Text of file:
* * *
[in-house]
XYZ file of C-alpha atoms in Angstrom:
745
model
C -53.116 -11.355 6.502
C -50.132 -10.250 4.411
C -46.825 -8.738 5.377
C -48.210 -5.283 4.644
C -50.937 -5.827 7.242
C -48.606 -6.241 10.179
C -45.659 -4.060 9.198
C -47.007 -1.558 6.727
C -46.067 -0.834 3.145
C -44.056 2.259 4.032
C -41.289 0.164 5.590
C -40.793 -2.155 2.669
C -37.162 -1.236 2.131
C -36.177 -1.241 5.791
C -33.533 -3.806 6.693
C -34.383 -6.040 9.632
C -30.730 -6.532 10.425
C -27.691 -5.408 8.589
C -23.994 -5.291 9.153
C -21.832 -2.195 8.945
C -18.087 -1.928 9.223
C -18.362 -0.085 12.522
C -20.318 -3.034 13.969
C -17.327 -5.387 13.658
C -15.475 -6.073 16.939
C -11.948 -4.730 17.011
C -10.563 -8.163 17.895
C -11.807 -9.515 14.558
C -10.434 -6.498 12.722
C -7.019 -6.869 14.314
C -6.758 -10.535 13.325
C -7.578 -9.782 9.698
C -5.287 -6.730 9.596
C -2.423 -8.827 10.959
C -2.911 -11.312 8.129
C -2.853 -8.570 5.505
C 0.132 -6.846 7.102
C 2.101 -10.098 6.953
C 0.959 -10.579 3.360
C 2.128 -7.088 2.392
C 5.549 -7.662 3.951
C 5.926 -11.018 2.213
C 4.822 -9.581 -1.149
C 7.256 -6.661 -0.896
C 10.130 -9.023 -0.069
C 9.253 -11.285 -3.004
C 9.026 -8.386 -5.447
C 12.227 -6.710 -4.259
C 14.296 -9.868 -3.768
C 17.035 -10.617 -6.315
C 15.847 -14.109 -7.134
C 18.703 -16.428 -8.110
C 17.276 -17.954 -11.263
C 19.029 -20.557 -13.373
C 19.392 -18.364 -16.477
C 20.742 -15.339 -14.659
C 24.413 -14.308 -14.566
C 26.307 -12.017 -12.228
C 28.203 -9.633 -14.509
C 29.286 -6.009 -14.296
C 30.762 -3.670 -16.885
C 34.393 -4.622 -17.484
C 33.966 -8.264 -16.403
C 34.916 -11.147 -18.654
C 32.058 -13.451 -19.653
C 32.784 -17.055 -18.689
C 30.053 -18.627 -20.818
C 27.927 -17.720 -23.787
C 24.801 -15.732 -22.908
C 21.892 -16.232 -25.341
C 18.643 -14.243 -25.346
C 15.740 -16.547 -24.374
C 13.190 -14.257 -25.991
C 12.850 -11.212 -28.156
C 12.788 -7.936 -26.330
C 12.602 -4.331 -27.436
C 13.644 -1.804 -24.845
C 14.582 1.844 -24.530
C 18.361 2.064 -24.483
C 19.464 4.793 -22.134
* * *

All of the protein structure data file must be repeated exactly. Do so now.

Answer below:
[in-house]
XYZ file of C-alpha atoms in Angstrom:
745
model
C -53.116 -11.355 6.502
C -50.132 -10.250 4.411
C -46.825 -8.738 5.377
C -48.210 -5.283 4.644
C -50.937 -5.827 7.242
C -48.606 -6.241 10.179
C -45.659 -4.060 9.198
C -47.007 -1.558 6.727
C -46.067 -0.834 3.145
C -44.056 2.259 4.032
C -41.289 0.164 5.590
C -40.793 -2.155 2.669
C -37.162 -1.236 2.131
C -36.177 -1.241 5.791
C -33.533 -3.806 6.693
C -34.383 -6.040 9.632
C -30.730 -6.532 10.425
C -27.691 -5.408 8.589
C -23.994 -5.291 9.153
C -21.832 -2.195 8.945
C -18.087 -1.928 9.223
C -18.362 -0.085 12.522
C -20.318 -3.034 13.969
C -17.327 -5.387 13.658
C -15.475 -6.073 16.939
C -11.948 -4.730 17.011
C -10.563 -8.163 17.895
C -11.807 -9.515 14.558
C -10.434 -6.498 12.722
C -7.019 -6.869 14.314
C -6.758 -10.535 13.325
C -7.578 -9.782 9.698
C -5.287 -6.730 9.596
C -2.423 -8.827 10.959
C -2.911 -11.312 8.129
C -2.853 -8.570 5.505
C 0.132 -6.846 7.102
C 2.101 -10.098 6.953
C 0.959 -10.579 3.360
C 2.128 -7.088 2.392
C 5.549 -7.662 3.951
C 5.926 -11.018 2.213
C 4.822 -9.581 -1.149
C 7.256 -6.661 -0.896
C 10.130 -9.023 -0.069
C 9.253 -11.285 -3.004
C 9.026 -8.386 -5.447
C 12.227 -6.710 -4.259
C 14.296 -9.868 -3.768
C 17.035 -10.617 -6.315
C 15.847 -14.109 -7.134
C 18.703 -16.428 -8.110
C 17.276 -17.954 -11.263
C 19.029 -20.557 -13.373
C 19.392 -18.364 -16.477
C 20.742 -15.339 -14.659
C 24.413 -14.308 -14.566
C 26.307 -12.017 -12.228
C 28.203 -9.633 -14.509
C 29.286 -6.009 -14.296
C 30.762 -3.670 -16.885
C 34.393 -4.622 -17.484
C 33.966 -8.264 -16.403
C 34.916 -11.147 -18.654
C 32.058 -13.451 -19.653
C 32.784 -17.055 -18.689
C 30.053 -18.627 -20.818
C 27.927 -17.720 -23.787
C 24.801 -15.732 -22.908
C 21.892 -16.232 -25.341
C 18.643 -14.243 -25.346
C 15.740 -16.547 -24.374
C 13.190 -14.257 -25.991
C 12.850 -11.212 -28.156
C 12.788 -7.936 -26.330
C 12.602 -4.331 -27.436
C 13.644 -1.804 -24.845
C 14.582 1.844 -24.530
C 18.361 2.064 -24.483
C 19.464 4.793 -22.134